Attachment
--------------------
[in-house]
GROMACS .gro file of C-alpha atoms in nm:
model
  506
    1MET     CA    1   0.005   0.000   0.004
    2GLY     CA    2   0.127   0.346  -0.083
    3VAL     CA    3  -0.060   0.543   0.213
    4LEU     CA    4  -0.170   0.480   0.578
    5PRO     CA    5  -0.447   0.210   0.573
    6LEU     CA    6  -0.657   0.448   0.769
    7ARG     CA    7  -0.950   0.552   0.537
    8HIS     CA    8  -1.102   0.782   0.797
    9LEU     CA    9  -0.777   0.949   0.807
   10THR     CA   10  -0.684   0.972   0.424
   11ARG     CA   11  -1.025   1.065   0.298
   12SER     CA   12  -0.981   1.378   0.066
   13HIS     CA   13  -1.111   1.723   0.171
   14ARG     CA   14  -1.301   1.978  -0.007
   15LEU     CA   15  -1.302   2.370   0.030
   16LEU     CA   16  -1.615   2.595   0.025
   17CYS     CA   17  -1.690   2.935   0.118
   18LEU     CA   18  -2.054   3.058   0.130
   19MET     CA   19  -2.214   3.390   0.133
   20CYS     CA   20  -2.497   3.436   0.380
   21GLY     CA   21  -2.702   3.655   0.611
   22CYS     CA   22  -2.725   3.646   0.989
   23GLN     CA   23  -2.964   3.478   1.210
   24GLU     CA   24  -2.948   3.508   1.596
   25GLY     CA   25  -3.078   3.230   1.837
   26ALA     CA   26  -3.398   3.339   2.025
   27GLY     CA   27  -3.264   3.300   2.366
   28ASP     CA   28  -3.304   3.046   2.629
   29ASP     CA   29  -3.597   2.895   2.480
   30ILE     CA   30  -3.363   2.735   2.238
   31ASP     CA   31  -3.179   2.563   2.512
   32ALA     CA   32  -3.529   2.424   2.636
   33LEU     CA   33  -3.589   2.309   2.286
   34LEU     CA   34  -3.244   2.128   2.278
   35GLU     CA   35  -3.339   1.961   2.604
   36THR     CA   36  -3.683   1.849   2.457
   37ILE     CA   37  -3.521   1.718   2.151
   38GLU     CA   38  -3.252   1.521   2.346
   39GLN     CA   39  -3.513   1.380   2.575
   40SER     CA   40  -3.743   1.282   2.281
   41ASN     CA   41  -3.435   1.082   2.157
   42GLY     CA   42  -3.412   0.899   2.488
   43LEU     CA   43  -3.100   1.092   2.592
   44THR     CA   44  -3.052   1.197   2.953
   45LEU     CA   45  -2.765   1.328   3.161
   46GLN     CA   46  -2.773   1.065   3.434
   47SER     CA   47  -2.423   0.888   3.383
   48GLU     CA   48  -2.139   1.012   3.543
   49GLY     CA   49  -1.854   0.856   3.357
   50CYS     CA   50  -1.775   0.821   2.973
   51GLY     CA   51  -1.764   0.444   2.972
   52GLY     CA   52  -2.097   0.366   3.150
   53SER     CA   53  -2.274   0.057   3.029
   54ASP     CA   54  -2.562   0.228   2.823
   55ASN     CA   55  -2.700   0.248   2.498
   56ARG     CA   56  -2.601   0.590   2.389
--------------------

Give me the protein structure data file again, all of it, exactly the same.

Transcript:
[in-house]
GROMACS .gro file of C-alpha atoms in nm:
model
  506
    1MET     CA    1   0.005   0.000   0.004
    2GLY     CA    2   0.127   0.346  -0.083
    3VAL     CA    3  -0.060   0.543   0.213
    4LEU     CA    4  -0.170   0.480   0.578
    5PRO     CA    5  -0.447   0.210   0.573
    6LEU     CA    6  -0.657   0.448   0.769
    7ARG     CA    7  -0.950   0.552   0.537
    8HIS     CA    8  -1.102   0.782   0.797
    9LEU     CA    9  -0.777   0.949   0.807
   10THR     CA   10  -0.684   0.972   0.424
   11ARG     CA   11  -1.025   1.065   0.298
   12SER     CA   12  -0.981   1.378   0.066
   13HIS     CA   13  -1.111   1.723   0.171
   14ARG     CA   14  -1.301   1.978  -0.007
   15LEU     CA   15  -1.302   2.370   0.030
   16LEU     CA   16  -1.615   2.595   0.025
   17CYS     CA   17  -1.690   2.935   0.118
   18LEU     CA   18  -2.054   3.058   0.130
   19MET     CA   19  -2.214   3.390   0.133
   20CYS     CA   20  -2.497   3.436   0.380
   21GLY     CA   21  -2.702   3.655   0.611
   22CYS     CA   22  -2.725   3.646   0.989
   23GLN     CA   23  -2.964   3.478   1.210
   24GLU     CA   24  -2.948   3.508   1.596
   25GLY     CA   25  -3.078   3.230   1.837
   26ALA     CA   26  -3.398   3.339   2.025
   27GLY     CA   27  -3.264   3.300   2.366
   28ASP     CA   28  -3.304   3.046   2.629
   29ASP     CA   29  -3.597   2.895   2.480
   30ILE     CA   30  -3.363   2.735   2.238
   31ASP     CA   31  -3.179   2.563   2.512
   32ALA     CA   32  -3.529   2.424   2.636
   33LEU     CA   33  -3.589   2.309   2.286
   34LEU     CA   34  -3.244   2.128   2.278
   35GLU     CA   35  -3.339   1.961   2.604
   36THR     CA   36  -3.683   1.849   2.457
   37ILE     CA   37  -3.521   1.718   2.151
   38GLU     CA   38  -3.252   1.521   2.346
   39GLN     CA   39  -3.513   1.380   2.575
   40SER     CA   40  -3.743   1.282   2.281
   41ASN     CA   41  -3.435   1.082   2.157
   42GLY     CA   42  -3.412   0.899   2.488
   43LEU     CA   43  -3.100   1.092   2.592
   44THR     CA   44  -3.052   1.197   2.953
   45LEU     CA   45  -2.765   1.328   3.161
   46GLN     CA   46  -2.773   1.065   3.434
   47SER     CA   47  -2.423   0.888   3.383
   48GLU     CA   48  -2.139   1.012   3.543
   49GLY     CA   49  -1.854   0.856   3.357
   50CYS     CA   50  -1.775   0.821   2.973
   51GLY     CA   51  -1.764   0.444   2.972
   52GLY     CA   52  -2.097   0.366   3.150
   53SER     CA   53  -2.274   0.057   3.029
   54ASP     CA   54  -2.562   0.228   2.823
   55ASN     CA   55  -2.700   0.248   2.498
   56ARG     CA   56  -2.601   0.590   2.389